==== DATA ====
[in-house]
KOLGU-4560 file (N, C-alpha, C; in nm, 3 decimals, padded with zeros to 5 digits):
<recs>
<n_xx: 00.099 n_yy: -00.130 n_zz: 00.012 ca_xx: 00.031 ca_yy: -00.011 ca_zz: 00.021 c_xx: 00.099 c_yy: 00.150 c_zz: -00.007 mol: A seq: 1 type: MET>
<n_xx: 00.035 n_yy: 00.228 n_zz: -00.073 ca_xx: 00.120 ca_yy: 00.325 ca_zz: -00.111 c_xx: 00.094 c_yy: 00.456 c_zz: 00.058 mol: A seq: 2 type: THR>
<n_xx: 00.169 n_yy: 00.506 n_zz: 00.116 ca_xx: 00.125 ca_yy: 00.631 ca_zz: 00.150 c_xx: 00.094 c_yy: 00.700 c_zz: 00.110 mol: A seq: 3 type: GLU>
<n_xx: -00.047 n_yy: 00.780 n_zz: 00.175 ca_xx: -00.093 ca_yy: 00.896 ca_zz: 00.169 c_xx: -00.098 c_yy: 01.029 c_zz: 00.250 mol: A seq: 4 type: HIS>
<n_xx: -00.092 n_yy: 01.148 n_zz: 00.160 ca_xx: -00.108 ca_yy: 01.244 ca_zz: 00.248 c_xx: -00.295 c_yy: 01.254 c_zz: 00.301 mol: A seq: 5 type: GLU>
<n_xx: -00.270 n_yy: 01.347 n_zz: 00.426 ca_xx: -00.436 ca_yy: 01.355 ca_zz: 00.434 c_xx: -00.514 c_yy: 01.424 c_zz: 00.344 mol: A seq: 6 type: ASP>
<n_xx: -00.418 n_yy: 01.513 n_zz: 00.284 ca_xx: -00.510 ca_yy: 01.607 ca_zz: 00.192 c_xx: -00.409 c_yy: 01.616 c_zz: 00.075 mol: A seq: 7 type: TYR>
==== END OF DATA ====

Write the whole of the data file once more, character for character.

[in-house]
KOLGU-4560 file (N, C-alpha, C; in nm, 3 decimals, padded with zeros to 5 digits):
<recs>
<n_xx: 00.099 n_yy: -00.130 n_zz: 00.012 ca_xx: 00.031 ca_yy: -00.011 ca_zz: 00.021 c_xx: 00.099 c_yy: 00.150 c_zz: -00.007 mol: A seq: 1 type: MET>
<n_xx: 00.035 n_yy: 00.228 n_zz: -00.073 ca_xx: 00.120 ca_yy: 00.325 ca_zz: -00.111 c_xx: 00.094 c_yy: 00.456 c_zz: 00.058 mol: A seq: 2 type: THR>
<n_xx: 00.169 n_yy: 00.506 n_zz: 00.116 ca_xx: 00.125 ca_yy: 00.631 ca_zz: 00.150 c_xx: 00.094 c_yy: 00.700 c_zz: 00.110 mol: A seq: 3 type: GLU>
<n_xx: -00.047 n_yy: 00.780 n_zz: 00.175 ca_xx: -00.093 ca_yy: 00.896 ca_zz: 00.169 c_xx: -00.098 c_yy: 01.029 c_zz: 00.250 mol: A seq: 4 type: HIS>
<n_xx: -00.092 n_yy: 01.148 n_zz: 00.160 ca_xx: -00.108 ca_yy: 01.244 ca_zz: 00.248 c_xx: -00.295 c_yy: 01.254 c_zz: 00.301 mol: A seq: 5 type: GLU>
<n_xx: -00.270 n_yy: 01.347 n_zz: 00.426 ca_xx: -00.436 ca_yy: 01.355 ca_zz: 00.434 c_xx: -00.514 c_yy: 01.424 c_zz: 00.344 mol: A seq: 6 type: ASP>
<n_xx: -00.418 n_yy: 01.513 n_zz: 00.284 ca_xx: -00.510 ca_yy: 01.607 ca_zz: 00.192 c_xx: -00.409 c_yy: 01.616 c_zz: 00.075 mol: A seq: 7 type: TYR>